More than 600 businesses apply for $14 million in loans

To date 616 businesses have requested a total of $14.88 million from the government’s Business Continuity Program for micro, small and medium enterprises (MSMEs), Deputy Prime Minister and Minister of Finance Peter Turnquest revealed today.

These businesses represent 1,082 full-time employees and 243 part-time employees, the deputy prime minister noted.

“The $20 million allocated by the government for MSMEs will ensure that all businesses who qualify have the support they need to protect their livelihoods and the families represented by their workforce,” he said in the House of Assembly.

“The SBDC has also been one of the lead advocates for the deferral of existing loan payments by commercial banks for entrepreneurs who may already have loans with lending institutions. I am pleased to advise that the Bahamas Development Bank, the Royal Bank of Canada (RBC), CIBC First Caribbean and Scotiabank have publicly pledged to defer loan payments for their business clients – although the terms differ by bank.

“I want to commend these agencies for the speed in which they have rolled-out these services. Under some very difficult circumstances, civil servants have been going the extra mile to ensure Bahamians have access to the support their government has promised. And I want to salute all the staff working in these agencies who make these facilities available to the public.”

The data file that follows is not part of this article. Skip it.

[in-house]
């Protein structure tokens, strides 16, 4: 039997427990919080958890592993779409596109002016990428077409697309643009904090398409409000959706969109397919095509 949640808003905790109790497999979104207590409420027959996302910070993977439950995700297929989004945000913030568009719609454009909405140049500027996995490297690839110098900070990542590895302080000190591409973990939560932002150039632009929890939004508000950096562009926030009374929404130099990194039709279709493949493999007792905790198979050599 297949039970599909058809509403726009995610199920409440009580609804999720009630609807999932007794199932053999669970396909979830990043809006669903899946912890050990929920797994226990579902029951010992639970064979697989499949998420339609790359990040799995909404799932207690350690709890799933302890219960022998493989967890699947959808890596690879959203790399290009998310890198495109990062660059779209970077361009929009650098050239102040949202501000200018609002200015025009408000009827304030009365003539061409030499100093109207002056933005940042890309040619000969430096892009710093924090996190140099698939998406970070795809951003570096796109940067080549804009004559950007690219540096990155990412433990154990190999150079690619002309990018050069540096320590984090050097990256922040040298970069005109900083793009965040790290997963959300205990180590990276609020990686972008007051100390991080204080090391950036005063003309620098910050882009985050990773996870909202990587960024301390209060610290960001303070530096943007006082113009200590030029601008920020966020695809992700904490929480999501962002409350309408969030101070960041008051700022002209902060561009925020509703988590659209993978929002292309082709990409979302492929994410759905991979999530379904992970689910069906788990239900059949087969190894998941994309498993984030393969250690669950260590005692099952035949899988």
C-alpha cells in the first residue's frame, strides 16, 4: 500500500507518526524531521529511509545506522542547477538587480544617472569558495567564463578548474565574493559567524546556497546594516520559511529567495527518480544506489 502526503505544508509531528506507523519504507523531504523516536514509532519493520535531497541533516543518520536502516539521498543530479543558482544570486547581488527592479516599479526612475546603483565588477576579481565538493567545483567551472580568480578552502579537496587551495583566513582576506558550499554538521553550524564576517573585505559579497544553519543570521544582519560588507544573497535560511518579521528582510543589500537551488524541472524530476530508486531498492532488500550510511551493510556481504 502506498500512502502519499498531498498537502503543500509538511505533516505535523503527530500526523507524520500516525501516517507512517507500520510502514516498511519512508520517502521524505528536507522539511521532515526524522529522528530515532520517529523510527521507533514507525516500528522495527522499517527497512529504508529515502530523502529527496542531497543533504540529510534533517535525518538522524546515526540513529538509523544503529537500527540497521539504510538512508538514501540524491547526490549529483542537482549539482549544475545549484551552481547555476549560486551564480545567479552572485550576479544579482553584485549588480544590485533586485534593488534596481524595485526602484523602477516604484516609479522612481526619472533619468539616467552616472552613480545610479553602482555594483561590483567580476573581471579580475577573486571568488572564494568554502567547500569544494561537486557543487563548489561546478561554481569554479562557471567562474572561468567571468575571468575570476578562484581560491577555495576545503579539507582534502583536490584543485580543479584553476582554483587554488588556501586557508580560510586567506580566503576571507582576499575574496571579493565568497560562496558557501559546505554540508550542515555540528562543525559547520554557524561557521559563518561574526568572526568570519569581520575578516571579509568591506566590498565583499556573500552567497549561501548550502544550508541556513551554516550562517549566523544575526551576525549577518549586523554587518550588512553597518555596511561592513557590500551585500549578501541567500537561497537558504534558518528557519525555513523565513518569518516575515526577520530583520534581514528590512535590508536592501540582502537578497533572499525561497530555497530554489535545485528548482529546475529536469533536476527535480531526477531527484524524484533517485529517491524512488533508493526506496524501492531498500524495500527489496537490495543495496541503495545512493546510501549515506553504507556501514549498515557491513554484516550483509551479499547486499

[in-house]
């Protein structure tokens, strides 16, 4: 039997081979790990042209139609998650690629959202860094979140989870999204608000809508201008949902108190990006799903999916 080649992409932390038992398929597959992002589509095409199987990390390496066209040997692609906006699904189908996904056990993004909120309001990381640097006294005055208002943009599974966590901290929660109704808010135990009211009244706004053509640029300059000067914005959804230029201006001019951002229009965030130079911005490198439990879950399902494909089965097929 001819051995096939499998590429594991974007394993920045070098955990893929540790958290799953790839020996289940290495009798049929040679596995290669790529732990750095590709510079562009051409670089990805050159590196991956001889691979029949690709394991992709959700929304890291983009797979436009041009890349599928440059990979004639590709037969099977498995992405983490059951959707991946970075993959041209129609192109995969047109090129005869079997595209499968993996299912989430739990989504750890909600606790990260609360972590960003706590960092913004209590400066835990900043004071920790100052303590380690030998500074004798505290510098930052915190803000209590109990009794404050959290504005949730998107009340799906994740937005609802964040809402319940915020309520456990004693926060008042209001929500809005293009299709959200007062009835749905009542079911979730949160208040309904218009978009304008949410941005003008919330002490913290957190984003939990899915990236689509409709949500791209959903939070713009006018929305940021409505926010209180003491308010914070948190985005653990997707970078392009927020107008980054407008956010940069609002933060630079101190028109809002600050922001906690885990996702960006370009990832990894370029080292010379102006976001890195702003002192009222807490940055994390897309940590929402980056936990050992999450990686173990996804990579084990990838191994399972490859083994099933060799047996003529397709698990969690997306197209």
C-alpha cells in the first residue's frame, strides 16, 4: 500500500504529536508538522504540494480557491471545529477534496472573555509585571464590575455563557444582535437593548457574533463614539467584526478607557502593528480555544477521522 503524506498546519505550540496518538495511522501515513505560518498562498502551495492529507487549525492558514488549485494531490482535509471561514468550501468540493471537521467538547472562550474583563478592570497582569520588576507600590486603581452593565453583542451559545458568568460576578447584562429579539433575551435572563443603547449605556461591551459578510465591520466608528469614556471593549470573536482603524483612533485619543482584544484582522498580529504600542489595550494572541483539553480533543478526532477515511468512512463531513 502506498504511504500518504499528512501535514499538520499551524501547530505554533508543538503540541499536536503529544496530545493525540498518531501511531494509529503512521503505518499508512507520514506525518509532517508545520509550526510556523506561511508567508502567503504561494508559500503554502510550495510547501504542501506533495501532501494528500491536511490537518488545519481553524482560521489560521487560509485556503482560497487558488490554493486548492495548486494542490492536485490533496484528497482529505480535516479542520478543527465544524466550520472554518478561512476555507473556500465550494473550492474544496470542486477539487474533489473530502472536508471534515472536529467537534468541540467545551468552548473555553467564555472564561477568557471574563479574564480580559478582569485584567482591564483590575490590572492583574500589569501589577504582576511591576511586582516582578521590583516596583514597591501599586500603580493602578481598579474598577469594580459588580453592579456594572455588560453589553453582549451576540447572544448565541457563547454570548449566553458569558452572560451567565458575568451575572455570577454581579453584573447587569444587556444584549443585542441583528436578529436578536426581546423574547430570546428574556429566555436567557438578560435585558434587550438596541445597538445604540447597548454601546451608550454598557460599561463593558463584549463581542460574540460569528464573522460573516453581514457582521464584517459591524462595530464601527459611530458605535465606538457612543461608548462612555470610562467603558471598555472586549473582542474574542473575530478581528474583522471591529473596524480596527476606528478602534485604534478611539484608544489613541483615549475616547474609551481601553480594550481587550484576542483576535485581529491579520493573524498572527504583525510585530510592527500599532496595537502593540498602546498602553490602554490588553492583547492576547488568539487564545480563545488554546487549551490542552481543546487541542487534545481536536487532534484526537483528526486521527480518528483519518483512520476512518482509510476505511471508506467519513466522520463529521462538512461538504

Turnquest noted however that only 382 businesses that applied have completed the application process.

Eligible businesses must provide proof that they have been operating with a valid business license for one year or more; must agree to retain 51 percent of their staff, and must agree to have credit information shared with the Credit Bureau and other banking and financial institutions in the future.

The government earmarked $20 million for MSMEs with an annual revenue of $3 million or less and at least 50 employees to provide loans, ranging from $5,000 to $300,000, at an interest rate of five percent to cover operating costs such as paying salaries, rent, insurance, utilities and inventory/supplies.

Approved loans will have a payment grace period of four months and businesses have five years to repay the loan at the end of that four-month grace period.




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